When adult women leave prostitution in the country of India and South Asian cultures like it – whether through rescue or personal choice – their most pressing need is a community where they can have dignified employment.
Please note that I say adult women. The needs of minor victims are completely different. In fact, they quite mirror my initial understanding of aftercare. My time in this fellowship has certainly expanded my understanding of this process for adult women in South Asia, though.
So what now?
At the crossroads of my understandings and unanswered questions, freedom businesses emerged as an exciting solution.
The important thing to understand about these entities is that they are a business in every sense of the word, but they are in business for freedom. While making a profit is certainly their primary goal, it is not for the benefit of the typical stakeholders, but for the survivors employed by these businesses. Furthermore, these business entities make many decisions on the front end of operations that would typically be unwise in the for-profit world. For example, the women hired by these groups are rarely qualified for the jobs and must be trained for months before contributing to the revenue stream. However, this model has proven to work and the retention rates are staggering because of the unique benefits of this model.
Here are just some of these benefits that result from the fascinating blend of structure:
- Trust and acceptance within the red-light districts as these groups are not seen as an NGO or associated with law enforcement.
- Ability to become self-sustaining based on profits from production rather than fundraising.
- Natural formation of a supportive community as the women work together toward a common goal.
- Opportunity for employees make use of government resources, such as health insurance, due to their official employment of these women by a for-profit corporation.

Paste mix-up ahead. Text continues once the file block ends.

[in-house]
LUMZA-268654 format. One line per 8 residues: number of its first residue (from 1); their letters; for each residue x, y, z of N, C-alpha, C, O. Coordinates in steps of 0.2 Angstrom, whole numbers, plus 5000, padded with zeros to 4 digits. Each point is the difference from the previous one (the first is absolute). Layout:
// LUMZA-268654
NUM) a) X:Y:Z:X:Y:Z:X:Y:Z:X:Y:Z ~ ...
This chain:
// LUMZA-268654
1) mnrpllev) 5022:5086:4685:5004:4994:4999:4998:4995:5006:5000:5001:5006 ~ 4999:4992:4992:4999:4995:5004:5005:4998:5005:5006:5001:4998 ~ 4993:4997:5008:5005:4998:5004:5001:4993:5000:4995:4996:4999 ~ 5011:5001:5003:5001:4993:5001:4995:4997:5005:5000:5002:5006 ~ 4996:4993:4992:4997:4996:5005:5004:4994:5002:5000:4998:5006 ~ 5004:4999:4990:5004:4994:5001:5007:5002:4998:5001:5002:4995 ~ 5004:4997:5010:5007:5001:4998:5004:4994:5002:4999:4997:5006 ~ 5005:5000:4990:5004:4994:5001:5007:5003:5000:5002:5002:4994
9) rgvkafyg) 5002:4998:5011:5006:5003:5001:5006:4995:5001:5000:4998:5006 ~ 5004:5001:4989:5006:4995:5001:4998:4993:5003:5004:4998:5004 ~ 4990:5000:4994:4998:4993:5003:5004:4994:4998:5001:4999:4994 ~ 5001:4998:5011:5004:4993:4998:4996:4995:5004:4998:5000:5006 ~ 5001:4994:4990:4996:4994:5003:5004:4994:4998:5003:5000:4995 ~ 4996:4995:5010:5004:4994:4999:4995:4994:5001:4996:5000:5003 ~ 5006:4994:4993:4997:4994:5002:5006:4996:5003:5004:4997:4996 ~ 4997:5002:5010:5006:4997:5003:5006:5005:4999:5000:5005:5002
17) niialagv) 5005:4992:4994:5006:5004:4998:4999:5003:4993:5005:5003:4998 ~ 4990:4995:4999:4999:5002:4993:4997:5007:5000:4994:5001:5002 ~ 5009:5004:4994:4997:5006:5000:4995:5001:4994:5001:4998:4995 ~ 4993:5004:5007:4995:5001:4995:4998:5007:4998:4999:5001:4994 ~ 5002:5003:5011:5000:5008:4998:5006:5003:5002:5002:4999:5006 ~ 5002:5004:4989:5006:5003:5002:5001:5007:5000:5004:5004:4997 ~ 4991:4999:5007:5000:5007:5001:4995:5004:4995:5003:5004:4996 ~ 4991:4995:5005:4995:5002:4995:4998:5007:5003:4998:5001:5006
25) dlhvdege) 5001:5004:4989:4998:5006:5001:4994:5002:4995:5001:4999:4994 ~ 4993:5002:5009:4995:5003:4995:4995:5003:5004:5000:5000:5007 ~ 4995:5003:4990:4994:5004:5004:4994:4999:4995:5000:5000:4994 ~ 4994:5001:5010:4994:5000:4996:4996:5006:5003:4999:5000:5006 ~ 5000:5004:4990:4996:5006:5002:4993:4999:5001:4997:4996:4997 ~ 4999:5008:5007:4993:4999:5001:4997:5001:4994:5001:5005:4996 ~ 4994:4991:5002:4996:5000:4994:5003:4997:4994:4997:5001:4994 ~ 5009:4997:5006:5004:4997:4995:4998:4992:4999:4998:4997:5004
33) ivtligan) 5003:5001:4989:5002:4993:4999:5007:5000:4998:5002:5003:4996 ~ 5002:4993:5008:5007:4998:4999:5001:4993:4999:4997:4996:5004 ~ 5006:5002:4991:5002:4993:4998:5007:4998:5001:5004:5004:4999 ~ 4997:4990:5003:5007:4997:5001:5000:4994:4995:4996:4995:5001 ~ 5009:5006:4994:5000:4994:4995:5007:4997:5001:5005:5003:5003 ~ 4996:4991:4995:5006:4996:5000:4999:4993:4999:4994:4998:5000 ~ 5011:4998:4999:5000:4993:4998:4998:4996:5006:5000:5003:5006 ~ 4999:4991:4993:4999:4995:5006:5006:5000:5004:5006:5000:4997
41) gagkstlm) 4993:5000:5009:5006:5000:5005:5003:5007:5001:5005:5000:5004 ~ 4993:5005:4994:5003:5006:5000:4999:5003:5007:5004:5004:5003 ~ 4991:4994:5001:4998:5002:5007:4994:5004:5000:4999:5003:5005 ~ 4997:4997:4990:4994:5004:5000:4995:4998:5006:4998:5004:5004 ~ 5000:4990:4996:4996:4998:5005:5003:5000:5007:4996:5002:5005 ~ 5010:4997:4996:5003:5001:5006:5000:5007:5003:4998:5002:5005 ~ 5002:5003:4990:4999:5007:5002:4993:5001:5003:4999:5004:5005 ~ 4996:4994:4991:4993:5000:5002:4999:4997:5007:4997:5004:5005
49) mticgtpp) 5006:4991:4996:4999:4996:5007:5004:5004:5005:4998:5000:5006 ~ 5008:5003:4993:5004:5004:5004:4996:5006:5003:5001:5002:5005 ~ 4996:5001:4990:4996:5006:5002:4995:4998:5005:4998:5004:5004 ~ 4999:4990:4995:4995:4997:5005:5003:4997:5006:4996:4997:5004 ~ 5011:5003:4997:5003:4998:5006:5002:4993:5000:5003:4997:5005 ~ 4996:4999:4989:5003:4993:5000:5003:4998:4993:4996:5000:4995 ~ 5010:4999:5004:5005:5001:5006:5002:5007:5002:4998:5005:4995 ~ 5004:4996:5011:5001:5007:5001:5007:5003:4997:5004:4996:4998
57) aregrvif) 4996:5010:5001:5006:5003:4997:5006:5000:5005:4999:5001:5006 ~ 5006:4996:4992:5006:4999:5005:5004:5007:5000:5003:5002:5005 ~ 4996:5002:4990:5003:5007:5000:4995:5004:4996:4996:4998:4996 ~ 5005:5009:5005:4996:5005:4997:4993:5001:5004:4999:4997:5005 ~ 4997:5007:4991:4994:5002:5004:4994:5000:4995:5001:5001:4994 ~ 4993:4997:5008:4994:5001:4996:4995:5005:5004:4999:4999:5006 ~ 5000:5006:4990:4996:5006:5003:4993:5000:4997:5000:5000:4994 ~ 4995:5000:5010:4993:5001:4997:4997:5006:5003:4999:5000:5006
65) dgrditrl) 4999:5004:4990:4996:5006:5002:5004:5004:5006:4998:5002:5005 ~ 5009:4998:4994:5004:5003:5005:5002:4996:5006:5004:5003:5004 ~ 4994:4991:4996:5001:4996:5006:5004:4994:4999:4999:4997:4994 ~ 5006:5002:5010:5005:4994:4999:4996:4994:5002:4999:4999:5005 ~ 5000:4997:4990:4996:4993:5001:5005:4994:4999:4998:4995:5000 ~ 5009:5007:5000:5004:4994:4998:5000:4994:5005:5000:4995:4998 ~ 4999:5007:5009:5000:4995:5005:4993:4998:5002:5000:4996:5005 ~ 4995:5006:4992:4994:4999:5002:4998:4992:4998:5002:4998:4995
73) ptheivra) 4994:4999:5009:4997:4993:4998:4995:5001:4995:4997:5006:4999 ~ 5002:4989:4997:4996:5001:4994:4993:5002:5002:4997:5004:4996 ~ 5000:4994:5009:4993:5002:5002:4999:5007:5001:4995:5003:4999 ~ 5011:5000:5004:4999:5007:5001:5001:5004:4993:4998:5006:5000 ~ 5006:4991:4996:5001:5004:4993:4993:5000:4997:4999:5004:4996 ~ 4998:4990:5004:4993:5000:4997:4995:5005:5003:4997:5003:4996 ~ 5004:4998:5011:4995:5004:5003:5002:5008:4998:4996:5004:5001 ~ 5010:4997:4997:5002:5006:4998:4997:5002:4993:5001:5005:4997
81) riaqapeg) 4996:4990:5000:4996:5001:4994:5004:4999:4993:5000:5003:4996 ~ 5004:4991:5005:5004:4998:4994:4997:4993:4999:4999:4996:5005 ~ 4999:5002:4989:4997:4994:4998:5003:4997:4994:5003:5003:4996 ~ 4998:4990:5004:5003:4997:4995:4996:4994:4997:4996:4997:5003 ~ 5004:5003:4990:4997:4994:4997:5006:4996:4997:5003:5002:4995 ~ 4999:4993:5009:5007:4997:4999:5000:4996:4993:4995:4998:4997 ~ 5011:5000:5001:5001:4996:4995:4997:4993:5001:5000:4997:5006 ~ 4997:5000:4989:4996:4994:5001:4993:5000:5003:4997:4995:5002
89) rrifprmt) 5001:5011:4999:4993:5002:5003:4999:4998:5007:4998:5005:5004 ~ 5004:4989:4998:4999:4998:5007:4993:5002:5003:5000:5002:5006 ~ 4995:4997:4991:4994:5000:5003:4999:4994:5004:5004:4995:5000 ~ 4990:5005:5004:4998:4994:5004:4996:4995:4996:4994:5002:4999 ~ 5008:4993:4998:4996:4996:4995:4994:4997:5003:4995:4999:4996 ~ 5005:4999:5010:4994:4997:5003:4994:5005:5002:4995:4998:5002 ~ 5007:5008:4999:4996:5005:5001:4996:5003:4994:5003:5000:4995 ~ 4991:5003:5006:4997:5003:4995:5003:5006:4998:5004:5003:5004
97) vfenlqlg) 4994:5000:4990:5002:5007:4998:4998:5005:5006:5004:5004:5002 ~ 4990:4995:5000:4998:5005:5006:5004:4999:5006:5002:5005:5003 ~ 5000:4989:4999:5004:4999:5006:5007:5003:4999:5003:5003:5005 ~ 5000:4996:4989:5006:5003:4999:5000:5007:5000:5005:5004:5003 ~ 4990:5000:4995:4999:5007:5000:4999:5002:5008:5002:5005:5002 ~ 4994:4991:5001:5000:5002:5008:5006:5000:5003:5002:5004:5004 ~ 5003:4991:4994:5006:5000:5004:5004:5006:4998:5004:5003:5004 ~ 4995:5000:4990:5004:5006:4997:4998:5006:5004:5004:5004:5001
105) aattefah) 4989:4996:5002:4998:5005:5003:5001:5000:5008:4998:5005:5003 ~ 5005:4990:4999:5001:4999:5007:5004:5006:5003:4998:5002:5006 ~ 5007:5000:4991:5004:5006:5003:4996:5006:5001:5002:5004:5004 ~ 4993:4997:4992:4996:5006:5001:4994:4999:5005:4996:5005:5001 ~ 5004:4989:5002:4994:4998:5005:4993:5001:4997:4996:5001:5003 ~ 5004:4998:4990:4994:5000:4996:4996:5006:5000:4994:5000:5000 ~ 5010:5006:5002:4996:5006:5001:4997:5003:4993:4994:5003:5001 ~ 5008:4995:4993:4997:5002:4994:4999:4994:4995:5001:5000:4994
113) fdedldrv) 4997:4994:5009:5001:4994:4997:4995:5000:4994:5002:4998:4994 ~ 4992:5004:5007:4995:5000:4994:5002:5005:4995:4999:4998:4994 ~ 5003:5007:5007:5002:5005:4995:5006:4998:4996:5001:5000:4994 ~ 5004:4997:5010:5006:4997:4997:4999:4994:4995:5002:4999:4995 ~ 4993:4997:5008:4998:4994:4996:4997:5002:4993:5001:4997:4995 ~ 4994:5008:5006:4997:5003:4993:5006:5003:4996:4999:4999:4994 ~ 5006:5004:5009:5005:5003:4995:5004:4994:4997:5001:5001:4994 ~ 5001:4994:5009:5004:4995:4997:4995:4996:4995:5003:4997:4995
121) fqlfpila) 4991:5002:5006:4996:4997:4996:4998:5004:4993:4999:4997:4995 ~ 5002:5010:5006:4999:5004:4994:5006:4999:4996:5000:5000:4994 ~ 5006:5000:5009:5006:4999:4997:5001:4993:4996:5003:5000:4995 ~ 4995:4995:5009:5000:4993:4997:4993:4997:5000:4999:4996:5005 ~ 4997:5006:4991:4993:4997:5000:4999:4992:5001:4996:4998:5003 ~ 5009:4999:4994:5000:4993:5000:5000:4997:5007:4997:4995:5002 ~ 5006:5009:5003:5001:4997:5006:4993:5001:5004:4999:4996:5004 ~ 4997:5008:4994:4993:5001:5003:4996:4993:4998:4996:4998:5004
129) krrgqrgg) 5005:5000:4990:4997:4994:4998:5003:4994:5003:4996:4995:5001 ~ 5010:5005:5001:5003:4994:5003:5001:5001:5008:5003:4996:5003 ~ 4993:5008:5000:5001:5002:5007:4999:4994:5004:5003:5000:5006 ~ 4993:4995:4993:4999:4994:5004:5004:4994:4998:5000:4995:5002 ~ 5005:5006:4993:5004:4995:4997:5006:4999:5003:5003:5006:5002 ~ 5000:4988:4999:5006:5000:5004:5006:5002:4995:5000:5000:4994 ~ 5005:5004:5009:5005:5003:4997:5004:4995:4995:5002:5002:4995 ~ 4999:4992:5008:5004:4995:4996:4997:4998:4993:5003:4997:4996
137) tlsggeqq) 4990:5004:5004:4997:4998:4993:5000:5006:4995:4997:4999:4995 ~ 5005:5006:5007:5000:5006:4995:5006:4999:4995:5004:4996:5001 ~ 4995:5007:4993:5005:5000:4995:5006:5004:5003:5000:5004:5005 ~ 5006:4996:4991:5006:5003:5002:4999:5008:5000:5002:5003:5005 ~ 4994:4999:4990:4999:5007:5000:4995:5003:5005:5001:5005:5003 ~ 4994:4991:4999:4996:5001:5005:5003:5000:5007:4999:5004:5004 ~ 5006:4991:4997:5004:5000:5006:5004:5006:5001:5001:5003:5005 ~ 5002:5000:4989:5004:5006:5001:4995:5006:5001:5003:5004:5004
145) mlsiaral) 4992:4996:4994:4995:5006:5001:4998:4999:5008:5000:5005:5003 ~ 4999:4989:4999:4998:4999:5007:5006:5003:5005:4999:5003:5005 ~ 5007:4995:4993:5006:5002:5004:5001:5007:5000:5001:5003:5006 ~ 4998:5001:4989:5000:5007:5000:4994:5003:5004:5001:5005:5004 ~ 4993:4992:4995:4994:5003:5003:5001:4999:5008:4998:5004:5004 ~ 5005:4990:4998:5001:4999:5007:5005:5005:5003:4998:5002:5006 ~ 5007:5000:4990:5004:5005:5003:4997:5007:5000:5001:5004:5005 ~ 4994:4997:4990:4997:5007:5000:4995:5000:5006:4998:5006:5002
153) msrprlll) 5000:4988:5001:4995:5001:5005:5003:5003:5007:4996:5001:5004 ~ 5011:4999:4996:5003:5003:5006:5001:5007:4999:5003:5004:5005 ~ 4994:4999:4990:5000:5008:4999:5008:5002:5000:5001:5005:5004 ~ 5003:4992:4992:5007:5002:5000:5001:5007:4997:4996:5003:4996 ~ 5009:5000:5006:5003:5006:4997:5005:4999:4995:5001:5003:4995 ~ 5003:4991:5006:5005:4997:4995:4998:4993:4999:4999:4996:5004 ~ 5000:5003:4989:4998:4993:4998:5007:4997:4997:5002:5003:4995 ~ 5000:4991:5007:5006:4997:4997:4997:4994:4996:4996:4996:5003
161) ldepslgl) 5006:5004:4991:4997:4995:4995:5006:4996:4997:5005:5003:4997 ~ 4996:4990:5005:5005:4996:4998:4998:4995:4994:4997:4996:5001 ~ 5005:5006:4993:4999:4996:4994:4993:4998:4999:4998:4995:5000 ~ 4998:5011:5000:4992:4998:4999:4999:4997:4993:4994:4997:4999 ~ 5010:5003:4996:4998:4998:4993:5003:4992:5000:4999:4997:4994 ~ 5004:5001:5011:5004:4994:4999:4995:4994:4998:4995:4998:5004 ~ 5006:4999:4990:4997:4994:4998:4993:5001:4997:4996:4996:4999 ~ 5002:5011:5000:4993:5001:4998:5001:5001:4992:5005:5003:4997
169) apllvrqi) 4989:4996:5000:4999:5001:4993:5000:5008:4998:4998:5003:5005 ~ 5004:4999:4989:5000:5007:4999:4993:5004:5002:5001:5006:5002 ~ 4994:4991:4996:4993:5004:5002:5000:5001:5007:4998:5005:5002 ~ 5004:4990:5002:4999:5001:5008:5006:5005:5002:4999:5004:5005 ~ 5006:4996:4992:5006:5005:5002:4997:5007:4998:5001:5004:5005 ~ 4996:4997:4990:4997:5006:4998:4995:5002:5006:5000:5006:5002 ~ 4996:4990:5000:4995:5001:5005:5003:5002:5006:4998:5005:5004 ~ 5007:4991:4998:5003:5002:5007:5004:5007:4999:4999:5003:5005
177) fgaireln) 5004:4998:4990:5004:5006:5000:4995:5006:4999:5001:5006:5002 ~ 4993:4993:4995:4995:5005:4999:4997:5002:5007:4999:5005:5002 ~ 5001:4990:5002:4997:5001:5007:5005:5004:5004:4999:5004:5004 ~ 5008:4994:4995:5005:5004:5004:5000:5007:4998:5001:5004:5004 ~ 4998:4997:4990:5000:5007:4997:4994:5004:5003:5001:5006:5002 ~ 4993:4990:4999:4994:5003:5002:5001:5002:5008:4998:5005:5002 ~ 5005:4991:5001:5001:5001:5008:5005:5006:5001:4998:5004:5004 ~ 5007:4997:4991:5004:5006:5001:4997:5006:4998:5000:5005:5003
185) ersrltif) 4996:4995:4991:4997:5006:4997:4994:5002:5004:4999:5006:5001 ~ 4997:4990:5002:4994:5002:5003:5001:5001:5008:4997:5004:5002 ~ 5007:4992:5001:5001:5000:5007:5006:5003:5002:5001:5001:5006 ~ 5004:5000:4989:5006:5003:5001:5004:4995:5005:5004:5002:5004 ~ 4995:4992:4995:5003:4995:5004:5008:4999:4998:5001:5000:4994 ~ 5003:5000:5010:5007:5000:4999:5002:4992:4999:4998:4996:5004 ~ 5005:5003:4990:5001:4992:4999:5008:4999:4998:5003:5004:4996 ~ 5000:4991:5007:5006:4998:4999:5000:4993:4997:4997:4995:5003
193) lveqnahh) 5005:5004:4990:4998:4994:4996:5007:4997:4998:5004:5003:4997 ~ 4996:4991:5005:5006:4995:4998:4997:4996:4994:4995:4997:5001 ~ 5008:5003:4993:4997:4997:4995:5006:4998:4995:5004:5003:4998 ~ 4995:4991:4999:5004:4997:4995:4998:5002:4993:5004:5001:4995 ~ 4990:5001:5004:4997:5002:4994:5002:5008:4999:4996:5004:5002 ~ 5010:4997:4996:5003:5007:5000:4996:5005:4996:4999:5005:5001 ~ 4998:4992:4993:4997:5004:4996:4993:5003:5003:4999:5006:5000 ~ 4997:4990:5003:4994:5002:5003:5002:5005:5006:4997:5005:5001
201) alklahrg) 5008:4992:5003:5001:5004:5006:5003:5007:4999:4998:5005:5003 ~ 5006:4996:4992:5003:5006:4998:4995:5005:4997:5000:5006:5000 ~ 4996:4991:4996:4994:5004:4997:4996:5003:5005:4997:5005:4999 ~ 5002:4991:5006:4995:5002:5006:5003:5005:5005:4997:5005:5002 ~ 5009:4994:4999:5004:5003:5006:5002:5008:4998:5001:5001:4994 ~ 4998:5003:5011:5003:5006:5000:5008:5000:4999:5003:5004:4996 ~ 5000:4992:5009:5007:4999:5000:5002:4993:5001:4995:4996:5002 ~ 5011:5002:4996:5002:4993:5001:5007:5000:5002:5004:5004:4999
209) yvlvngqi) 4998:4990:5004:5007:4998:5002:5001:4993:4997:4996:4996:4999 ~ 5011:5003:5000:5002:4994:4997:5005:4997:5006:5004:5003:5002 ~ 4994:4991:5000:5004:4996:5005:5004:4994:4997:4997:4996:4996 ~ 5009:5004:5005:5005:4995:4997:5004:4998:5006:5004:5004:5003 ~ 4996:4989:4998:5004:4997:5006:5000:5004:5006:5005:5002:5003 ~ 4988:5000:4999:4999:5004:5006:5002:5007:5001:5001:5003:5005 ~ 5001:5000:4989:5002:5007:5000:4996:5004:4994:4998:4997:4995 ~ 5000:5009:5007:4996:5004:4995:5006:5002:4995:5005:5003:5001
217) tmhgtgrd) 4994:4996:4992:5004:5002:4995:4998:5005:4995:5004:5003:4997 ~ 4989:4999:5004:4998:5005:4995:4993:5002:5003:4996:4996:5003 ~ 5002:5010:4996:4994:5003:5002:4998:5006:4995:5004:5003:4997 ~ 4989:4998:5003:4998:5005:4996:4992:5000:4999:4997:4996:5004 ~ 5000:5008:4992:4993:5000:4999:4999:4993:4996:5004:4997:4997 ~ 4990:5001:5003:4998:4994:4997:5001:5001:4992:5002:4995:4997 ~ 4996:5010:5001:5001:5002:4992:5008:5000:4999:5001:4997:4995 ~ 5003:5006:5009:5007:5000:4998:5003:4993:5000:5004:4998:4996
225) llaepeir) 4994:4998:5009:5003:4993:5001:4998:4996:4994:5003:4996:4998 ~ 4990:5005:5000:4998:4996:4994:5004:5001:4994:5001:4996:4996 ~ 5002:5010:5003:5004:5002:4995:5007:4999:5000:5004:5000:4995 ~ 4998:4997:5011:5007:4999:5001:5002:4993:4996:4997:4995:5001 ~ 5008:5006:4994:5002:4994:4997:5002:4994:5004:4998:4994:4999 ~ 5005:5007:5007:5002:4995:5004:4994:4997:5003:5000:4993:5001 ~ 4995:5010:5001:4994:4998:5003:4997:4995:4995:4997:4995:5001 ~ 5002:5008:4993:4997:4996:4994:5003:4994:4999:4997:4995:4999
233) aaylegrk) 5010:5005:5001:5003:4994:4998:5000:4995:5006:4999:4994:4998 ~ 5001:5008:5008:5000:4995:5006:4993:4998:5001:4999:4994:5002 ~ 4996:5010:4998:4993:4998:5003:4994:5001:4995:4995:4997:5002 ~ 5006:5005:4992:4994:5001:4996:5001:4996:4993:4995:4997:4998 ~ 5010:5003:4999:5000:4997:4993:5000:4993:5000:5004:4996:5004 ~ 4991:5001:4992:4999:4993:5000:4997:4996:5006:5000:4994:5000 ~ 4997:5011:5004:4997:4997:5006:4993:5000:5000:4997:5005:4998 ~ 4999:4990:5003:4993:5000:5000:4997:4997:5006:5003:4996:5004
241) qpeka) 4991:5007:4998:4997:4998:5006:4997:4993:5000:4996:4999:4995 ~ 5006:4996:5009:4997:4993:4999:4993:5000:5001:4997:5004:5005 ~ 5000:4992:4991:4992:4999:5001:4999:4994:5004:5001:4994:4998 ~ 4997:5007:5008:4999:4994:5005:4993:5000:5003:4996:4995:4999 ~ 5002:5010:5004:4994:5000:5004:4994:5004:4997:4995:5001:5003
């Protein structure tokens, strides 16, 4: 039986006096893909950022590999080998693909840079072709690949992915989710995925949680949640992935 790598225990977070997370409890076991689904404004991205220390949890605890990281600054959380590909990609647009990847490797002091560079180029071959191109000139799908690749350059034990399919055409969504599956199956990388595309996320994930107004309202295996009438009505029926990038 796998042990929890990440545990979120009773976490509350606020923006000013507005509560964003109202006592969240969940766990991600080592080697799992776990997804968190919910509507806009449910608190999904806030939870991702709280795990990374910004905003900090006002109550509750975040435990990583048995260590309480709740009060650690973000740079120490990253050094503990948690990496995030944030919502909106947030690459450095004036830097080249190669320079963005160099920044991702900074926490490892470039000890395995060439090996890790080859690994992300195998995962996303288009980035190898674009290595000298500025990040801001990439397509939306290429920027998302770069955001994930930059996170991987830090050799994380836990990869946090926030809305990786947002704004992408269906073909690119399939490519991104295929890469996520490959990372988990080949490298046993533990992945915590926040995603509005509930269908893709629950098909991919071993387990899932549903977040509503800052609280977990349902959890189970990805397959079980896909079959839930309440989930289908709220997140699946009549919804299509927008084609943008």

- Possibility for collaboration and partnership between different organizations, as they are pursuing the same overall mission rather than acting as competitors in a market.
Another exciting thing about freedom businesses is the chance for people in the western world to partner in this fight in a unique way. Most of these businesses give their customers the chance to learn about the women who make the products, giving individuals a more tangible connection to those they are supporting than simply donating to a cause can bring about. Second, the ripple effect of buying a purse, scarf, or jewelry items extends far past the one-time purchase. When people ask about the product, awareness is spread and hopefully more customers are brought in.
Here is a list of the freedom businesses, working to fight or prevent sexual exploitation, that I have personally encountered in South Asia. These are not just NGO’s with a side project. These are real businesses that operate as such, in order to bring about freedom. Take a look at the stores on their websites if you’re interested in joining this fight!
Many people ask me the best way to help in this fight. I will now answer with a suggestion to bring your support as a customer these organizations that go beyond the trend of “fair trade” to operating their business as freedom.